Recently, the NYTimes.com published an article on a young woman who lost her life bicycling in Seattle. Being a cycling advocate, that quickly piqued my interest – according to the article, 726 cyclists lost their lives in the States in 2012. That article also stated that flying was much safer than cycling. In fact, there were no commercial airplane accidents in the U.S. in 2012.
That got me thinking, if my nephew or niece asked me about my 40 years of bicycling experience or how I would protect myself, what would I say? Would suggestions or insight might I provide them that may help protect them as they bicycle either in the urban jungle or on rural roads. Is it possible that my experience as a cyclist may actually help improve their safety as younger riders? To that end, I decided to list some key things that may not only improve bicycling safety but overall improve transportation.
My advice to those who bicycle is as follows:
1. Assume that you are basically invisible to motorists and you need to always be aware of the environment around you.
2. When cars pass you, assume you have disappeared in their mind. This means, anticipate those motorists who immediately turn in front of you once they’ve passed you. Your speed can determine whether or not you can stop in time.
3. Never wear head phones or do any audio listening as your ears are a key sensory protection while on the bike.
4. Always wear yellow, it is the brightest color and makes you more visible.
5. Look around a lot, pay attention to motorists and pedestrians as they may not be paying attention to you. Additionally, that movement, especially in dark conditions makes you more visible.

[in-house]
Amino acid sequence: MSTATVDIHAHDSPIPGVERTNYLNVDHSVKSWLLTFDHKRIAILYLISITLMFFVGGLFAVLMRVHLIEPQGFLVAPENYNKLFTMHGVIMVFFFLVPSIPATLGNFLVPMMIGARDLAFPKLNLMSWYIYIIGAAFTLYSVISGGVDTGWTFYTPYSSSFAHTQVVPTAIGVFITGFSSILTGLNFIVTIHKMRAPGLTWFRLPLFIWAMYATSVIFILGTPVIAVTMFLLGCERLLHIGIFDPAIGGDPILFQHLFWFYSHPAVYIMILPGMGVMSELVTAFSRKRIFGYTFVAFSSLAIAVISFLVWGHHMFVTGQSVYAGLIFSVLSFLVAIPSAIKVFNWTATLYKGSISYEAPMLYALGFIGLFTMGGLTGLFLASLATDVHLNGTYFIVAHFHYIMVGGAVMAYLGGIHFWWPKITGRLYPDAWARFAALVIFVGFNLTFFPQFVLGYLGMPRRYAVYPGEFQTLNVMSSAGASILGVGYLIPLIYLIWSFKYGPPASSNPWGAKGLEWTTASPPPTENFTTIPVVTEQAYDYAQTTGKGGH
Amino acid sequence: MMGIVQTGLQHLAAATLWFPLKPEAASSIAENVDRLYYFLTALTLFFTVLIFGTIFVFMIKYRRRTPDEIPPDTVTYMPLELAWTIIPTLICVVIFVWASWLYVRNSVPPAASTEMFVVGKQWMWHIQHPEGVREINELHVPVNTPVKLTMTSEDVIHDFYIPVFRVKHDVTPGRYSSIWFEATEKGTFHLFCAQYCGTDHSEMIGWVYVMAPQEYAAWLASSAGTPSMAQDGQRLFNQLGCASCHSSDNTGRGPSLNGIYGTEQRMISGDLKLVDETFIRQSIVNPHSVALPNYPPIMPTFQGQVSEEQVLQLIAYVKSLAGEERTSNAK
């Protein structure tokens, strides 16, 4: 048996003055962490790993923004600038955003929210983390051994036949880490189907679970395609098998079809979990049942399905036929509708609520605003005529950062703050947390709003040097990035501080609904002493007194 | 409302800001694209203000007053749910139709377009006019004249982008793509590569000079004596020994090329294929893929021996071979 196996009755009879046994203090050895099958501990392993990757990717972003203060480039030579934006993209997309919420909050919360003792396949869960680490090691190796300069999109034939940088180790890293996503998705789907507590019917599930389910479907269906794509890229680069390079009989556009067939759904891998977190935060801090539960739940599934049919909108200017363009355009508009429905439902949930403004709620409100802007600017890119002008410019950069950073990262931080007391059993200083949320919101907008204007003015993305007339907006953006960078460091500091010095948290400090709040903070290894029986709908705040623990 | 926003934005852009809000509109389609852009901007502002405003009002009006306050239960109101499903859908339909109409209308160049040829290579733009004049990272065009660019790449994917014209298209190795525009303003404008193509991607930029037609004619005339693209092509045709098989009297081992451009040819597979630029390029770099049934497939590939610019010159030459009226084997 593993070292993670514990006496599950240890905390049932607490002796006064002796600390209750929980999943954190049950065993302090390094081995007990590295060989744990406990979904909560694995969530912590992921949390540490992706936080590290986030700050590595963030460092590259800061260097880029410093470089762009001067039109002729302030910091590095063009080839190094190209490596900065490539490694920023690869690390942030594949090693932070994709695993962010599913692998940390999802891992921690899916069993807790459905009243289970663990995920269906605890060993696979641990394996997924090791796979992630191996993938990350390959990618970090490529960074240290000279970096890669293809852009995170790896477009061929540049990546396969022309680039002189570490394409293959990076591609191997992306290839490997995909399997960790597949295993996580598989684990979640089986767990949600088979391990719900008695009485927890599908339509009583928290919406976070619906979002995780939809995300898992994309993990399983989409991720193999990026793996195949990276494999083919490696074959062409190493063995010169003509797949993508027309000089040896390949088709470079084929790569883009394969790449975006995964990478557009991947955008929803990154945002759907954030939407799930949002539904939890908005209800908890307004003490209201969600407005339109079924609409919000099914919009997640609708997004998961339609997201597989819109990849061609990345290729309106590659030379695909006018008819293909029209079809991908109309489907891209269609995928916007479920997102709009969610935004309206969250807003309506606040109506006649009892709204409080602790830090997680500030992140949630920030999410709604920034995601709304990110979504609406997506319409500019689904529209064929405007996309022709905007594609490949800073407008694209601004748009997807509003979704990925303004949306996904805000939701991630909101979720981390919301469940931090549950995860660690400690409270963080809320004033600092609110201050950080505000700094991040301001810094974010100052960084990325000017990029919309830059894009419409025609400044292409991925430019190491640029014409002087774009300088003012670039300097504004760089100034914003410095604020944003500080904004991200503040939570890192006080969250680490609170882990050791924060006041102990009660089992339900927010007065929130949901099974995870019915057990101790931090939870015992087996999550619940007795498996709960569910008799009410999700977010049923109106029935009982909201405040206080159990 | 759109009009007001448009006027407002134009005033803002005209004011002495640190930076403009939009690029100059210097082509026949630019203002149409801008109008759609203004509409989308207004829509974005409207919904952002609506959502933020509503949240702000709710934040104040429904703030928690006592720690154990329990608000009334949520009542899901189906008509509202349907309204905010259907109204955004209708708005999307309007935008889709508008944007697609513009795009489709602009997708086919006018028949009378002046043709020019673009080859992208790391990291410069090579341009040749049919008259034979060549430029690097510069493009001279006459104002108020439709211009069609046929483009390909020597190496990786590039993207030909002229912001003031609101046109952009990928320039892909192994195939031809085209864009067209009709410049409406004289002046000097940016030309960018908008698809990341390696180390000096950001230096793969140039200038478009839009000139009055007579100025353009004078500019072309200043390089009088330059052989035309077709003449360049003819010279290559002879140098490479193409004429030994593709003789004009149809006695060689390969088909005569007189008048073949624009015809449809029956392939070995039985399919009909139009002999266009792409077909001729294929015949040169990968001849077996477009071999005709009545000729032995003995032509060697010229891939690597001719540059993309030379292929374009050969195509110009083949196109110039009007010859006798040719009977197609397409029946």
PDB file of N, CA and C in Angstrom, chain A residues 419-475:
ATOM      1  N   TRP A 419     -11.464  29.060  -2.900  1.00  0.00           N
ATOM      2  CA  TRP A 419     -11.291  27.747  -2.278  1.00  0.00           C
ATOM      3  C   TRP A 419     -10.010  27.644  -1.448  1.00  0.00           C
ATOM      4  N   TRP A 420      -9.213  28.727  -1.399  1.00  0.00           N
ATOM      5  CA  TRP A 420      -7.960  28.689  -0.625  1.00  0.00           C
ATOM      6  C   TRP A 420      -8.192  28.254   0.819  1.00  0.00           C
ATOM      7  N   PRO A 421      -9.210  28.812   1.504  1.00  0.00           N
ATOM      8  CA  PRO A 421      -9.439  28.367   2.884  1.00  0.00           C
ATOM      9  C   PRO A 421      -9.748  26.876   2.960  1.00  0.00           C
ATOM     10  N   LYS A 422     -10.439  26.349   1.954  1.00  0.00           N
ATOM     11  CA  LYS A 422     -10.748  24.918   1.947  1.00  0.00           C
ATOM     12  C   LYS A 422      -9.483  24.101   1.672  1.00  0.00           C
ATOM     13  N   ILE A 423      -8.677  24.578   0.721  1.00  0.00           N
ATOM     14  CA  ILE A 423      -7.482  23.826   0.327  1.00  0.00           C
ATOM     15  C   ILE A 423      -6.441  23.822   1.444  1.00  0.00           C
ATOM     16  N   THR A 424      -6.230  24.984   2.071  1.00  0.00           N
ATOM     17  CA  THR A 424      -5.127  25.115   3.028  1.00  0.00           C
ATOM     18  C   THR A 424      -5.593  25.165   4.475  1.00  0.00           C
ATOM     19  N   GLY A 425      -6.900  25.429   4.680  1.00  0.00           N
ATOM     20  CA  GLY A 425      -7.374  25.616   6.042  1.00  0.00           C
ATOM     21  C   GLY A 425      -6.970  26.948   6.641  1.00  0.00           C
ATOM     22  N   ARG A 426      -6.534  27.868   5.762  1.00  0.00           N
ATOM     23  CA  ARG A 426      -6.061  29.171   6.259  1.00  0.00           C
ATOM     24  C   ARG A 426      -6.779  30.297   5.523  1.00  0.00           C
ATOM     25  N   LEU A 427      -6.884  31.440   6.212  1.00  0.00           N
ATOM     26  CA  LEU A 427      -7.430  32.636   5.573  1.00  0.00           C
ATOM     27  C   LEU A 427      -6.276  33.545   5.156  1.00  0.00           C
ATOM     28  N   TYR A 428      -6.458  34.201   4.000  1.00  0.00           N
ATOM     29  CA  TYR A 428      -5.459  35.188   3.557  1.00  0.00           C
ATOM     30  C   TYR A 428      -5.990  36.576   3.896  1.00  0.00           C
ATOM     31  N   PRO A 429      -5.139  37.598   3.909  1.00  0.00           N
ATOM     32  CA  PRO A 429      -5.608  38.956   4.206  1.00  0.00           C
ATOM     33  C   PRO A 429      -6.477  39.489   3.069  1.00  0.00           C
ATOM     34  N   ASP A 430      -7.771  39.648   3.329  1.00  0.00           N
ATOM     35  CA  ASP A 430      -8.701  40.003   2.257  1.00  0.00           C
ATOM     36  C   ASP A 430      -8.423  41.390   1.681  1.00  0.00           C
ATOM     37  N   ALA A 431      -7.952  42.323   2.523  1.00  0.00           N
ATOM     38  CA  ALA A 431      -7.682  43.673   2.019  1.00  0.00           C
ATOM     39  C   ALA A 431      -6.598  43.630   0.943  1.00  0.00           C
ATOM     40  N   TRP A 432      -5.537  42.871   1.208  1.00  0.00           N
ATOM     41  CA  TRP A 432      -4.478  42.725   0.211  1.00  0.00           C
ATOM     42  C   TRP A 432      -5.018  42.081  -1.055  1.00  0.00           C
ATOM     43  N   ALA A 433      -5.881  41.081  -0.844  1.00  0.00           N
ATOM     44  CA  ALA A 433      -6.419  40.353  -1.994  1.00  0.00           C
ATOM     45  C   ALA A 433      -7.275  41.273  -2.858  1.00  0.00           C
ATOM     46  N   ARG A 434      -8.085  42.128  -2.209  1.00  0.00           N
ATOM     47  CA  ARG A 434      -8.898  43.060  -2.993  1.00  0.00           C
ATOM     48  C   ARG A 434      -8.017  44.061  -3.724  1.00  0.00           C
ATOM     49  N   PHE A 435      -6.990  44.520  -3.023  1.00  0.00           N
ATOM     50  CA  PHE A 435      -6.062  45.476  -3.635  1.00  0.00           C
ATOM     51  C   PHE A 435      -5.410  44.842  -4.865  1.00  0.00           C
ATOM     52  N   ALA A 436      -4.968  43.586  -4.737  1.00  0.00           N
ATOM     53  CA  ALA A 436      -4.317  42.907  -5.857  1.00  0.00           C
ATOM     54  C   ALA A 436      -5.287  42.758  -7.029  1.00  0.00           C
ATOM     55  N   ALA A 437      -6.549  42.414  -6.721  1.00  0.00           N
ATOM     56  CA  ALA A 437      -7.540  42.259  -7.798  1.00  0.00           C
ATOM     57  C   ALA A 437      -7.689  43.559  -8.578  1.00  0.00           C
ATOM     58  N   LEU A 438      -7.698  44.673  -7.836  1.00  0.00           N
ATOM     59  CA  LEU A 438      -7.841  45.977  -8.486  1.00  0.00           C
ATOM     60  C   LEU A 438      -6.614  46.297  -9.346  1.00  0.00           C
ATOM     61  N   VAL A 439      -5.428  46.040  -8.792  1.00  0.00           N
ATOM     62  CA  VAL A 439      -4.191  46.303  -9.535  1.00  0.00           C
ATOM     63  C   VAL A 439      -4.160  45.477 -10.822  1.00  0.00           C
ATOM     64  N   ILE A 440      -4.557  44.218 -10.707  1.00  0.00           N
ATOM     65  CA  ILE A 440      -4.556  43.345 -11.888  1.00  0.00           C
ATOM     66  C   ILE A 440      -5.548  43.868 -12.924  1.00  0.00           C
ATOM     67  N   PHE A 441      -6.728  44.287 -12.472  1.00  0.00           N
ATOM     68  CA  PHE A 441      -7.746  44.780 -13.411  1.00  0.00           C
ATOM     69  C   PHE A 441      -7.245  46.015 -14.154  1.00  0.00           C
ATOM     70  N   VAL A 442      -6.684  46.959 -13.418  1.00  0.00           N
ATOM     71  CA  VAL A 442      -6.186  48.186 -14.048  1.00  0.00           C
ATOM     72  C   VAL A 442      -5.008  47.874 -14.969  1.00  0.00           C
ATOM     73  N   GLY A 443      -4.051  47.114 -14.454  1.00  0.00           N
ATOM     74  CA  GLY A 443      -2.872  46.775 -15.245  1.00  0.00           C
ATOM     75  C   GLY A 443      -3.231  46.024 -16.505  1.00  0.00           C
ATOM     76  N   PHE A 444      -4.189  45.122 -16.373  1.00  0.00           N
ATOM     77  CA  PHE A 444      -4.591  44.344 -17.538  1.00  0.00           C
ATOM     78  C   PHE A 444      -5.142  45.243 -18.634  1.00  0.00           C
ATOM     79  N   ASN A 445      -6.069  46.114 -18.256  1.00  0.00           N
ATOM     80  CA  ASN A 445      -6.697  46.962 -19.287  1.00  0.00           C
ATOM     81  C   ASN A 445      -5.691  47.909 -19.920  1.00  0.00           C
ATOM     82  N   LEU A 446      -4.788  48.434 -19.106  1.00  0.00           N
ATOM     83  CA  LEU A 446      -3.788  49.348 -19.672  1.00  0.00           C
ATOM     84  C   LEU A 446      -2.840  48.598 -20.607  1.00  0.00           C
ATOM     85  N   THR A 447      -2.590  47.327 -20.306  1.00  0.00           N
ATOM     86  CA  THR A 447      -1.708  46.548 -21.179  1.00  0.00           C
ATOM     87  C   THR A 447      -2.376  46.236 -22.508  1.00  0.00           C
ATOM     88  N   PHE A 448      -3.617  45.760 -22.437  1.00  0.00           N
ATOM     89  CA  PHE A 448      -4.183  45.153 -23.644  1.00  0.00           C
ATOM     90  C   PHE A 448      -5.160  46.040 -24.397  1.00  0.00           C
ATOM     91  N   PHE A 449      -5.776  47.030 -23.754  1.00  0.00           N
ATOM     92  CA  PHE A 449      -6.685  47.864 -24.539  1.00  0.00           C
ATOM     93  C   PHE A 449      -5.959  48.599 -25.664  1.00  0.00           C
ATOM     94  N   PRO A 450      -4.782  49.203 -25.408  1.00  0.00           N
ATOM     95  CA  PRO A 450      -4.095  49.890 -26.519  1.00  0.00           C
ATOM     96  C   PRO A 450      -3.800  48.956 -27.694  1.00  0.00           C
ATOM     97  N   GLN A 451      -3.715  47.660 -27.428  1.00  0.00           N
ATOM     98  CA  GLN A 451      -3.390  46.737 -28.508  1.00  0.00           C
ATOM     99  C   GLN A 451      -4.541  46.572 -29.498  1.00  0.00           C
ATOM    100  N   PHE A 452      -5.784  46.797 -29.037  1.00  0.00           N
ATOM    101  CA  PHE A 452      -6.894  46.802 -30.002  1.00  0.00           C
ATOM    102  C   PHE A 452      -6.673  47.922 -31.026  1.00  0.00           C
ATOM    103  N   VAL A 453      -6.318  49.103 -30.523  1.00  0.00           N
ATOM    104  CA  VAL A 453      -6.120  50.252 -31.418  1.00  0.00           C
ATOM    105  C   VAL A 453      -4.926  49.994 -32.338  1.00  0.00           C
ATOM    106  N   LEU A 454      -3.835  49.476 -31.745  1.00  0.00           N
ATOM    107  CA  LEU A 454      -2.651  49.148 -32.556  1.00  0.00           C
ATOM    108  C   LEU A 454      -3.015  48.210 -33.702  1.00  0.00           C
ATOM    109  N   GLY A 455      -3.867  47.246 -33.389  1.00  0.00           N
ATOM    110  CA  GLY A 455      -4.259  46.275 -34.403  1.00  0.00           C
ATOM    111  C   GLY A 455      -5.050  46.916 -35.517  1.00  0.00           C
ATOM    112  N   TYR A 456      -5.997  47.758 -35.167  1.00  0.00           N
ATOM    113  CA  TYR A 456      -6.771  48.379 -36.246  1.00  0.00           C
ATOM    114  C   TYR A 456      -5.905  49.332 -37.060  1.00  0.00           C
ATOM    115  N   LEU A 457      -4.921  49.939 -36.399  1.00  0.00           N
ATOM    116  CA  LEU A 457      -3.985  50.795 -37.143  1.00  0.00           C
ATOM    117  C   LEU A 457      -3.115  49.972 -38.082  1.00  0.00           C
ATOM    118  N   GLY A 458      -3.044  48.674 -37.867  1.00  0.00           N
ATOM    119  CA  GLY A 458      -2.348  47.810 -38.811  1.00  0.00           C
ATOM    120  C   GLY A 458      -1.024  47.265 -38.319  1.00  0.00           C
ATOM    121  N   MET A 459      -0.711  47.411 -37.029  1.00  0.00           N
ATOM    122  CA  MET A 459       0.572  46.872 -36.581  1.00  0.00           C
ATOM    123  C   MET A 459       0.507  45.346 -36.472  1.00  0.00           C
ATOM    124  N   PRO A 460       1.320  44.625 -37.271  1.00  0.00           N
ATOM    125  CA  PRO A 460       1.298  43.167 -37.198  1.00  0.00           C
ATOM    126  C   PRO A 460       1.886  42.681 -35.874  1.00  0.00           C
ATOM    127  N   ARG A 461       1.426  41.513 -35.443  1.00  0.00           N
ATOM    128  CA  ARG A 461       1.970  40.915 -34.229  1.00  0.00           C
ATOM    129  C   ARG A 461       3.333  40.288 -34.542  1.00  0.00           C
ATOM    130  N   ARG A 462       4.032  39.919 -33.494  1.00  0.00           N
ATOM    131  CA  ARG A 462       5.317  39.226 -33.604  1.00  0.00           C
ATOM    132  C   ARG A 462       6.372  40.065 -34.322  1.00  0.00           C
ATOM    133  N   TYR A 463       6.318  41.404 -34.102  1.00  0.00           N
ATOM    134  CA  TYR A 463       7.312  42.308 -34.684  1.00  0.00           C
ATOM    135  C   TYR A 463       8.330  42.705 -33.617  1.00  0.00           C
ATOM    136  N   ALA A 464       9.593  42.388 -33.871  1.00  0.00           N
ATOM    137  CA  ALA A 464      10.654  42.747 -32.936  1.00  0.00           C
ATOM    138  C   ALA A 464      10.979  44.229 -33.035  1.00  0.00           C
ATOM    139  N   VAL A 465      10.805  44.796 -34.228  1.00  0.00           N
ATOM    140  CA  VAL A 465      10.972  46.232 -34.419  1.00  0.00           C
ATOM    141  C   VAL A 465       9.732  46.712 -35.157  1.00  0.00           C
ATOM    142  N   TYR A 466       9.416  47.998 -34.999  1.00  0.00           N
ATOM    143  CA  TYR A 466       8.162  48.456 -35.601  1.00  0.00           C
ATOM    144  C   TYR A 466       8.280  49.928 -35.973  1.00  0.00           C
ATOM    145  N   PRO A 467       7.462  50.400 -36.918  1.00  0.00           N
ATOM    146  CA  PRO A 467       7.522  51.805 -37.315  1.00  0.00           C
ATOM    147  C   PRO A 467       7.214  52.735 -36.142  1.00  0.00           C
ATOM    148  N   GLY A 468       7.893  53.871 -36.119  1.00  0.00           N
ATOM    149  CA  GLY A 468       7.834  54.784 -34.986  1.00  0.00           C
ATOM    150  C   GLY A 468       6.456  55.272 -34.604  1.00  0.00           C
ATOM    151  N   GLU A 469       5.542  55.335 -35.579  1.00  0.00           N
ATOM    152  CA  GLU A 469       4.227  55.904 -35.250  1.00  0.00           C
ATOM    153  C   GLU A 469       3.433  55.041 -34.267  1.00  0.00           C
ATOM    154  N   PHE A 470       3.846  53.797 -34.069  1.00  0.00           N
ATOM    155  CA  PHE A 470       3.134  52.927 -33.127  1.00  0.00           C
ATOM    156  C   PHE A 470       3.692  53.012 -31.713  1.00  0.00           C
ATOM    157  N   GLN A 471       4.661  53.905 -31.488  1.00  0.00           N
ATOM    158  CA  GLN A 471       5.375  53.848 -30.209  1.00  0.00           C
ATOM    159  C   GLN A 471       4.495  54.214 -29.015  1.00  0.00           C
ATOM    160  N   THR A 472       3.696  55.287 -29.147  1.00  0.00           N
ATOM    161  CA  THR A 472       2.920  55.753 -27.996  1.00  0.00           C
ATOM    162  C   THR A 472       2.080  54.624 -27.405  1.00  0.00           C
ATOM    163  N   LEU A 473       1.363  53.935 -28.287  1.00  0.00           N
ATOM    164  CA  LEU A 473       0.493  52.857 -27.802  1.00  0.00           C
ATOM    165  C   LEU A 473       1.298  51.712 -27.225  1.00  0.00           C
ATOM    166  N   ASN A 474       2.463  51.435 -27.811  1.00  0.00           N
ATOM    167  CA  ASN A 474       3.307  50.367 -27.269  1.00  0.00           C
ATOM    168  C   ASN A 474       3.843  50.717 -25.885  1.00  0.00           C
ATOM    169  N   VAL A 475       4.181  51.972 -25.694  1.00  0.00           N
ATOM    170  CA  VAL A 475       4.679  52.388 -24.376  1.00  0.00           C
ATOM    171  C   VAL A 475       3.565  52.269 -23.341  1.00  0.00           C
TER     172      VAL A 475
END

6. Equip your bicycle with front and blinking lights. Blinking lights make you more visible, the blinking makes it clear that you are a bicycle. For your safety, equip the bike with a strong headlight to help you see the road and its surroundings.
7. Look for people in parked cars (as they are not looking for you) to avoid being doored (especially on a busy street).
8. Be courteous and a defensive cyclist at all times. Don’t make this political if you are wronged. You’ll never win a battle against a heavy steel contraption barreling down the road.
9. Don’t get competitive about “beating your best time” home. Safety is always more important than competitive games you may conjure up in your mind to get home quickly.
10. Don’t put your guard down when using bike lanes in the city. You still need to watch for trucks, cars and pedestrians.
11. Respect traffic lights as much (if not more) than motorists. Ignoring stop signs or traffic lights is a dangerous precedent and sets a poor example for cycling.
12. Learn your roads so you can watch out for potholes, park cars (where drivers frequently come and go), knowing where pedestrians typically cross. Become more familiar with your environment helps you anticipate potential issues.
13. Use hand signals on a bicycle, regardless of what motorists do or don’t do with their directionals. You’re setting a good example and also conveying to motorists that you are a confident and competent cyclist.
14. Never daydream while cycling. Focus on transporting yourself safely from Point A to Point B.
15. Wear a reflective helmet and reflective clothing whenever possible.
16. Be careful about toeclips or click-on bike shoes. Yes, they improve the amount of energy being transferred from each pedal revolution to the distance traveled but you can’t “tie yourself up,” especially during urban cycling which can potentially cause you to lose control of your bike.
17. Making eye contact with motorists conveys you notice them and are paying attention to their moves.
18. Regularly test your brakes to ensure they are functioning correctly. This safeguard can certainly make a difference in city traffic or on wet roads.
19. Regardless of all these tips and safeguards, you’ll still need good luck and fortune while traversing the urban jungle and rural roads. Safe traveling indeed!